This is the brilliance of Forster's book. He doesn't throw out the baby with the bathwater. He makes one thing very clear: Calvinism produces God-centered, Christ exalting, community building, human life fulfilling joy.
There are many books emerging in the wake of this renewed interest in Calvinist theology, but Forster's is creative and unique in its attempt to directly tie Calvinism into a central emotional theme: joy. Because we are all looking for joy, aren't we?
Audience: Anyone interested in developing a foundation for what Calvinism actually teaches, but who thinks most Calvinists are pretentious and annoying.
I would add Forster's book to James Smith's Letters to a Young Calvinist: An Invitation to the Reformed Tradition and Collin Hansen's as required reading for those coming into reformed theology.
"Real Calvinism is all about joy." (16) We Calvinists need to do a better job of communicating that. We need to be affirmative, expressing the joy of living in the truth of Calvinistic theology. Foster gives us a blueprint for that very task in this book.
His goal is, "to tell you what Calvinism says, especially what it says about your everyday walk with God and the purpose of the Christian life, and how you can have the joy of God even in spite of whatever trials and suffering the Lord has called you to endure." (22)
Most people are badly mistaken about Calvinism (even Calvinists) so Foster takes a detour and clears up some mistaken thoughts about Calvinism. (As a Calvinist myself, I really appreciated this section.)
Foster tackles God's love for individuals (as opposed to God loving "humanity" in general), and what that means regarding salvation. (It is an excellent passage.) He also notes that Calvinism is not "all about predestination and God's sovereignty" though he does note Calvinists have a "high" view of those areas to preserve other important doctrines. He notes that a distinctive of Calvin's theology was a "high" view of the work of the Holy Spirit (supernatural regeneration). "For the Calvinist, the whole Christian life, individually and collectively - salvation, worship, discipleship, and mission - is not only from God and to God but also through God in the overwhelming, all-encompassing, miraculous power of the Spirit." (43)
Forster reminds his readers that God loves us individually, intimately, completely. He explains how this affects salvation. He shows how traditions other than Calvinism depersonalize God's love and reduces the work of Christ. He also realizes that there is "no solution" to the problem of God's personal love and the fact that not everyone is saved. (66) The reason God chooses some for salvation is hidden within God. He covers the work of the Holy Spirit, transcending our nature. He also covers the work we must do in sanctification, most notably, endure suffering. Our salvation is secure so we have no fear.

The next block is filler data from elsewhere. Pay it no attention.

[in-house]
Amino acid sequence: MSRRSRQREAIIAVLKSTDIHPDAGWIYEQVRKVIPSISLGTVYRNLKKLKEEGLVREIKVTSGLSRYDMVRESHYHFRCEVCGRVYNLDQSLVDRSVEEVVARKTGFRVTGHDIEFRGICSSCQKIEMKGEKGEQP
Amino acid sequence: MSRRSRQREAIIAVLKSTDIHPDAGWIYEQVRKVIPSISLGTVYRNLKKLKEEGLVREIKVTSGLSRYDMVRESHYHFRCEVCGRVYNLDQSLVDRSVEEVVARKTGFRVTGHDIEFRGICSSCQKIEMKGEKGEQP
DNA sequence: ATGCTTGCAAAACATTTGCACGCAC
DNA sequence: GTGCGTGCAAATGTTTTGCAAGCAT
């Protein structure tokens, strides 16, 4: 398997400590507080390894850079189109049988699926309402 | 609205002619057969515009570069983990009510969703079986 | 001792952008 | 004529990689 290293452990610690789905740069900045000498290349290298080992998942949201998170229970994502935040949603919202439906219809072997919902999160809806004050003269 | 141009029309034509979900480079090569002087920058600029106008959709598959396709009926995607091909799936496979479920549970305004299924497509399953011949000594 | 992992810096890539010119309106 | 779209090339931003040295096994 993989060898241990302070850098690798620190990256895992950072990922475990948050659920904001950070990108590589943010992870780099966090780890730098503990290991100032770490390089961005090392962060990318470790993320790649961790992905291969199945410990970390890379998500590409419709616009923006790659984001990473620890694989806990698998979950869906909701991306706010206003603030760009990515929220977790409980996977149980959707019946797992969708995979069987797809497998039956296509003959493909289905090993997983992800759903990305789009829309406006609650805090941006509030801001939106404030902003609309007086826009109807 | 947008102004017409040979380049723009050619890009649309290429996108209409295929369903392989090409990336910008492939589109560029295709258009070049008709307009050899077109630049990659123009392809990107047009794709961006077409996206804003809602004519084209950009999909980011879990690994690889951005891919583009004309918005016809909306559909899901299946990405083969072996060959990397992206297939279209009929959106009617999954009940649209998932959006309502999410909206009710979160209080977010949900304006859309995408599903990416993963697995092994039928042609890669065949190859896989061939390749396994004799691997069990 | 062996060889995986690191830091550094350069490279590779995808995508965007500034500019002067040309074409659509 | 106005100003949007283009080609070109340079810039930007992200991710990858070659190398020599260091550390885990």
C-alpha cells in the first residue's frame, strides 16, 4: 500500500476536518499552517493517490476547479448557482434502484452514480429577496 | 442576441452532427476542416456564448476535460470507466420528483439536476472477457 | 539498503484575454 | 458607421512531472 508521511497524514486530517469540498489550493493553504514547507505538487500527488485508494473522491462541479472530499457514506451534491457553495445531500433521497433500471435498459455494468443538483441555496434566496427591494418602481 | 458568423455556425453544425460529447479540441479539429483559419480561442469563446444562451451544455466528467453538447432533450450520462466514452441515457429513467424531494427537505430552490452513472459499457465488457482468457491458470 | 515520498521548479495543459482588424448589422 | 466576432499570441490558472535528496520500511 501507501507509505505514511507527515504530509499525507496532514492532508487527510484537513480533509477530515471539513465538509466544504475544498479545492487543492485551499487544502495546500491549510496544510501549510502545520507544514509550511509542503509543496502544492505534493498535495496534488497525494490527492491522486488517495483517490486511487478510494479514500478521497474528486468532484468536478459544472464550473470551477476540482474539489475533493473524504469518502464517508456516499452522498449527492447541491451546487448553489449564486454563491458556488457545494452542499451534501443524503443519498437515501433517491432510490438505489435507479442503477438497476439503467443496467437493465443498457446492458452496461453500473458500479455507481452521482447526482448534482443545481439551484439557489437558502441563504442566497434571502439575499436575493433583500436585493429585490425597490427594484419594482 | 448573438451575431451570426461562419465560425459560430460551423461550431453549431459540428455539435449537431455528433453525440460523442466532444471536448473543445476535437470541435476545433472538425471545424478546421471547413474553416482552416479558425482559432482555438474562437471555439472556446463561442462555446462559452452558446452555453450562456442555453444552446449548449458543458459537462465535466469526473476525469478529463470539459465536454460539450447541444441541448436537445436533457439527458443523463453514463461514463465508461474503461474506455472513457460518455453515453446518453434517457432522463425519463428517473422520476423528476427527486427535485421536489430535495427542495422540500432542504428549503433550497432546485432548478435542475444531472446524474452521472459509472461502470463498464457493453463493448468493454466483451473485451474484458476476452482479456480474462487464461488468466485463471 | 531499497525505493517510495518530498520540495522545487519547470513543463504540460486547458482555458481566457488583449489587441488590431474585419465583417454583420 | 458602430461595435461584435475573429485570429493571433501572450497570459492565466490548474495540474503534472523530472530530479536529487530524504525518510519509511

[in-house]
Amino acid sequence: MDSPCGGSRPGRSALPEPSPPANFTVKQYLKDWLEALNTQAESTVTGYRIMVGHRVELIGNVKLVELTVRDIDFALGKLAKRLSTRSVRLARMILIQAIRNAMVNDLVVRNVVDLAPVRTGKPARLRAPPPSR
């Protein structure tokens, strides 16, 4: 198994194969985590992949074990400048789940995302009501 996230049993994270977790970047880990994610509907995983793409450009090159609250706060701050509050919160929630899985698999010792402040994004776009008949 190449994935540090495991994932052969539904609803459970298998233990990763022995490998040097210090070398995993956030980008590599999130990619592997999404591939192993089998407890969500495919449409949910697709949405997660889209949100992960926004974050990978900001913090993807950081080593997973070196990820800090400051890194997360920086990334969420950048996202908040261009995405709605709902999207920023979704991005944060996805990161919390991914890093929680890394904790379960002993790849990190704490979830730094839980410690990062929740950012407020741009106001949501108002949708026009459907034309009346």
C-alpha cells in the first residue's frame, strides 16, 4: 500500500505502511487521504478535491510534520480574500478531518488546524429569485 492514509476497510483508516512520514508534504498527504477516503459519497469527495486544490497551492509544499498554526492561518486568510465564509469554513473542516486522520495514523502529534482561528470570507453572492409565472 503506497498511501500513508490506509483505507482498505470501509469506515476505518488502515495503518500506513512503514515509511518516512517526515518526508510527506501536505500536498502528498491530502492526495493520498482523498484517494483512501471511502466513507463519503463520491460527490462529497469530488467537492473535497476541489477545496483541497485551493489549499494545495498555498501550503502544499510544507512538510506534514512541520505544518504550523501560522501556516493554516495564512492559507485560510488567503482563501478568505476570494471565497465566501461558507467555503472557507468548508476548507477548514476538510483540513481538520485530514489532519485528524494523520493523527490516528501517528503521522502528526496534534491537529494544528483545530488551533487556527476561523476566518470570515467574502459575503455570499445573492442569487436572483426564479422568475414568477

Forster reminds us of a sermon he heard. "Joy is not an emotion. Joy is a settled certainty that God is in control." (146) Therefore, there is joy in Calvinism because a Calvinist knows God is in control.
Calvinists are not off the hook, however. Forster is quick to point out where we have gone overboard or misrepresented the intent of Calvinism.
The Appendix has frequently asked questions covering the more technical aspects of Calvinism not covered in the main text. (For example: What is TULIP? Another: what about "four pointers"? And: Did God cause the Fall?) Forster also recommends several books for further reading.
Forster explains some aspects of Calvinism better than I have ever read before. Other areas he leaves in the realm of mystery. That's appropriate because, after all, we are talking about God whose thoughts are so much higher than ours. If we could understand it all, that would make us God.
I highly recommend this book for anyone wanting to understand Calvinism on a conversational level. Technical this book is not. Readable it is. Forster wrote this book because he felt every Christian should be able to understand what Calvinism is. (196) He has done an excellent job.
I received an egalley of this book from the publisher for the purpose of this review.